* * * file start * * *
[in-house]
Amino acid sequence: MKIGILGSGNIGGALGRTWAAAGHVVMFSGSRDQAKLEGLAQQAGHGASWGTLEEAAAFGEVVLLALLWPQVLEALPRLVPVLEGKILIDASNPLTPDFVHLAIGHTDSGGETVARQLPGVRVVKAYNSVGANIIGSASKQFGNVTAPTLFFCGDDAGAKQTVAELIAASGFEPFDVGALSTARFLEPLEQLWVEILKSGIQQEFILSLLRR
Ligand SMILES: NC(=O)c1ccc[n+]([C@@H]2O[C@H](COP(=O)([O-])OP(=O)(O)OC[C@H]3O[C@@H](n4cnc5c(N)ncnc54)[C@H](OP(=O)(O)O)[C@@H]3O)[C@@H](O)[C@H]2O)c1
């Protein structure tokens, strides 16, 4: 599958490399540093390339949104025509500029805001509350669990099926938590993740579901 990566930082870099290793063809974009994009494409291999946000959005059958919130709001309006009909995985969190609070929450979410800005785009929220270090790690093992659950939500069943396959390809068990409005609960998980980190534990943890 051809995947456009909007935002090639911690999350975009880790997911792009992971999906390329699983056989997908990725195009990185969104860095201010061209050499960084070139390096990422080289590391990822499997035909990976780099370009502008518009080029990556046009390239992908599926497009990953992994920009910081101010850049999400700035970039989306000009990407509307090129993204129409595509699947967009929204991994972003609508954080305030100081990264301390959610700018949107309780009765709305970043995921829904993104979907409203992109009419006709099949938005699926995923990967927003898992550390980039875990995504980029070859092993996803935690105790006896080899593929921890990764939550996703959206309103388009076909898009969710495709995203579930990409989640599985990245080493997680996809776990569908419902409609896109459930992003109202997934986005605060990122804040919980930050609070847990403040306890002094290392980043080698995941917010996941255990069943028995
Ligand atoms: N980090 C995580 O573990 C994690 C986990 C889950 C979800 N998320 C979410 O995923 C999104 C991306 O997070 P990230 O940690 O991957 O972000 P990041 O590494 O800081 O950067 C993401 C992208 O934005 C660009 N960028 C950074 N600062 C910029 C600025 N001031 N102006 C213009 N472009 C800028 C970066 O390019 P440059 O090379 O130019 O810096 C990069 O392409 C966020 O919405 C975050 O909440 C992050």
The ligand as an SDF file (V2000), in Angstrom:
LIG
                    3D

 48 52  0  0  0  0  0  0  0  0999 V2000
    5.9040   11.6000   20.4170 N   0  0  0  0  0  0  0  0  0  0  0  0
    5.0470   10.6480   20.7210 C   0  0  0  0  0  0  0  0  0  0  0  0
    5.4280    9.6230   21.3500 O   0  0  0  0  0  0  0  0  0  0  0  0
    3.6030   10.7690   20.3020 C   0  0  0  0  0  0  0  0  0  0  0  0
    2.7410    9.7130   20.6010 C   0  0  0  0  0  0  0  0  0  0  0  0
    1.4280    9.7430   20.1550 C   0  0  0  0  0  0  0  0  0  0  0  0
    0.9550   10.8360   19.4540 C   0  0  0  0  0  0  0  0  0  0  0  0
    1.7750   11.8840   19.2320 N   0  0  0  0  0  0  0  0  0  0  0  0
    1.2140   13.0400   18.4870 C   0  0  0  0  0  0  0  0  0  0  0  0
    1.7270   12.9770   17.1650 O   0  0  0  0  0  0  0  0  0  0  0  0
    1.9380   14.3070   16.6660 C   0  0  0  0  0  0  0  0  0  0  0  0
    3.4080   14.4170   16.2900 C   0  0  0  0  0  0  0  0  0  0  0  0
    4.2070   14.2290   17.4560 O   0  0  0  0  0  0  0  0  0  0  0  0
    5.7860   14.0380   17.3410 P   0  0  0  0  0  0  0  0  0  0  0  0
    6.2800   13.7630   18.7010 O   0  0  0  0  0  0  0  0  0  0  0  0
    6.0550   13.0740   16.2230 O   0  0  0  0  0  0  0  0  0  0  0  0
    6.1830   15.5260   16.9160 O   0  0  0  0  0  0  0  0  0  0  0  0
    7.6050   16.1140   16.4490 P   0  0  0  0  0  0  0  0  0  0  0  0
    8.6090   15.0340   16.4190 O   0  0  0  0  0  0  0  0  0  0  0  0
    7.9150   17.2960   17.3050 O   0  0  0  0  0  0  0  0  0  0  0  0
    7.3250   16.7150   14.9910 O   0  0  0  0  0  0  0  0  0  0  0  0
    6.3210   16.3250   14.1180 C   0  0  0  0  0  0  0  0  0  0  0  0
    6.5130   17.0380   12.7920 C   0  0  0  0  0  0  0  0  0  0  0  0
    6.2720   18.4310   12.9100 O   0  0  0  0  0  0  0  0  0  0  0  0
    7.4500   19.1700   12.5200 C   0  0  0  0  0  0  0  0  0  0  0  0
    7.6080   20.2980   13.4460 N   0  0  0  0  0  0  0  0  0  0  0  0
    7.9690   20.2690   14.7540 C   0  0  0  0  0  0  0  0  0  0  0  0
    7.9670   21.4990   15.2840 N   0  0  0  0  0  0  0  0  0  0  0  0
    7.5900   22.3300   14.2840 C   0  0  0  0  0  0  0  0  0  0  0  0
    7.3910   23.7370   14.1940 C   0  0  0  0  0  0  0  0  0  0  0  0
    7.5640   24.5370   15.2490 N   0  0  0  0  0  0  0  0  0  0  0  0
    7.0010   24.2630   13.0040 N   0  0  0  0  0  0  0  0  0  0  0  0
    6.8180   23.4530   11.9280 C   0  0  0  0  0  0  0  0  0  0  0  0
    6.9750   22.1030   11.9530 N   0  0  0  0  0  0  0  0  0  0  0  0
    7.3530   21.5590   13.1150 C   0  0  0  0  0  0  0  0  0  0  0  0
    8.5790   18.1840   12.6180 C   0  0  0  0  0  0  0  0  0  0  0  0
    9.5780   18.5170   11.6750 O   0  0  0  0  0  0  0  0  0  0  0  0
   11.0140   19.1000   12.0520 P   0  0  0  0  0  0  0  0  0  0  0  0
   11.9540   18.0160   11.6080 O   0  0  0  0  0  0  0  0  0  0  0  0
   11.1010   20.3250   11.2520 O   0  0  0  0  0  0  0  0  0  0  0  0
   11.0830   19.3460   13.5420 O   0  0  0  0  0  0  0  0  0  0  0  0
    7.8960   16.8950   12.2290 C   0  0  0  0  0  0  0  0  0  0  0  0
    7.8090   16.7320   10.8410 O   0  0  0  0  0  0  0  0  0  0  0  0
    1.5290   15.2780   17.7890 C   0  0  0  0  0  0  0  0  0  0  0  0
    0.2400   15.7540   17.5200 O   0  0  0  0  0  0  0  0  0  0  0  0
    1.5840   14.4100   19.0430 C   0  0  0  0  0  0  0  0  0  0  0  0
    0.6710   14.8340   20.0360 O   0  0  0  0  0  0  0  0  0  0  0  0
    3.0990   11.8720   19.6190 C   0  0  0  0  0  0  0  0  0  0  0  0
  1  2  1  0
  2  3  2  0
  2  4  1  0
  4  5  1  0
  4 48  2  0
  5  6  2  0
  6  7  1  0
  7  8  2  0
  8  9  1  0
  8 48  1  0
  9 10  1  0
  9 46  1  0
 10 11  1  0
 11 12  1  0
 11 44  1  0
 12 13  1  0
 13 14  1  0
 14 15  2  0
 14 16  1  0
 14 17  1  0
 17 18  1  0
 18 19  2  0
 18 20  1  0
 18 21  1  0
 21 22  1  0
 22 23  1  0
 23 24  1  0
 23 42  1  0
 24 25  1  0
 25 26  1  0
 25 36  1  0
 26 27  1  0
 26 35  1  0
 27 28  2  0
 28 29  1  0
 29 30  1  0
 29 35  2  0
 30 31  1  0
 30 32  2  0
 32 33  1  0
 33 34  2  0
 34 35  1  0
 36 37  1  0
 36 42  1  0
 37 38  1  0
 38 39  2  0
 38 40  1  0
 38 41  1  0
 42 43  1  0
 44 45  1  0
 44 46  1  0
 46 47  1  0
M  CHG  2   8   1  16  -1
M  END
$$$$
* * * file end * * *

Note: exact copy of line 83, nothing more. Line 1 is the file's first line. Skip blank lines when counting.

 22 23  1  0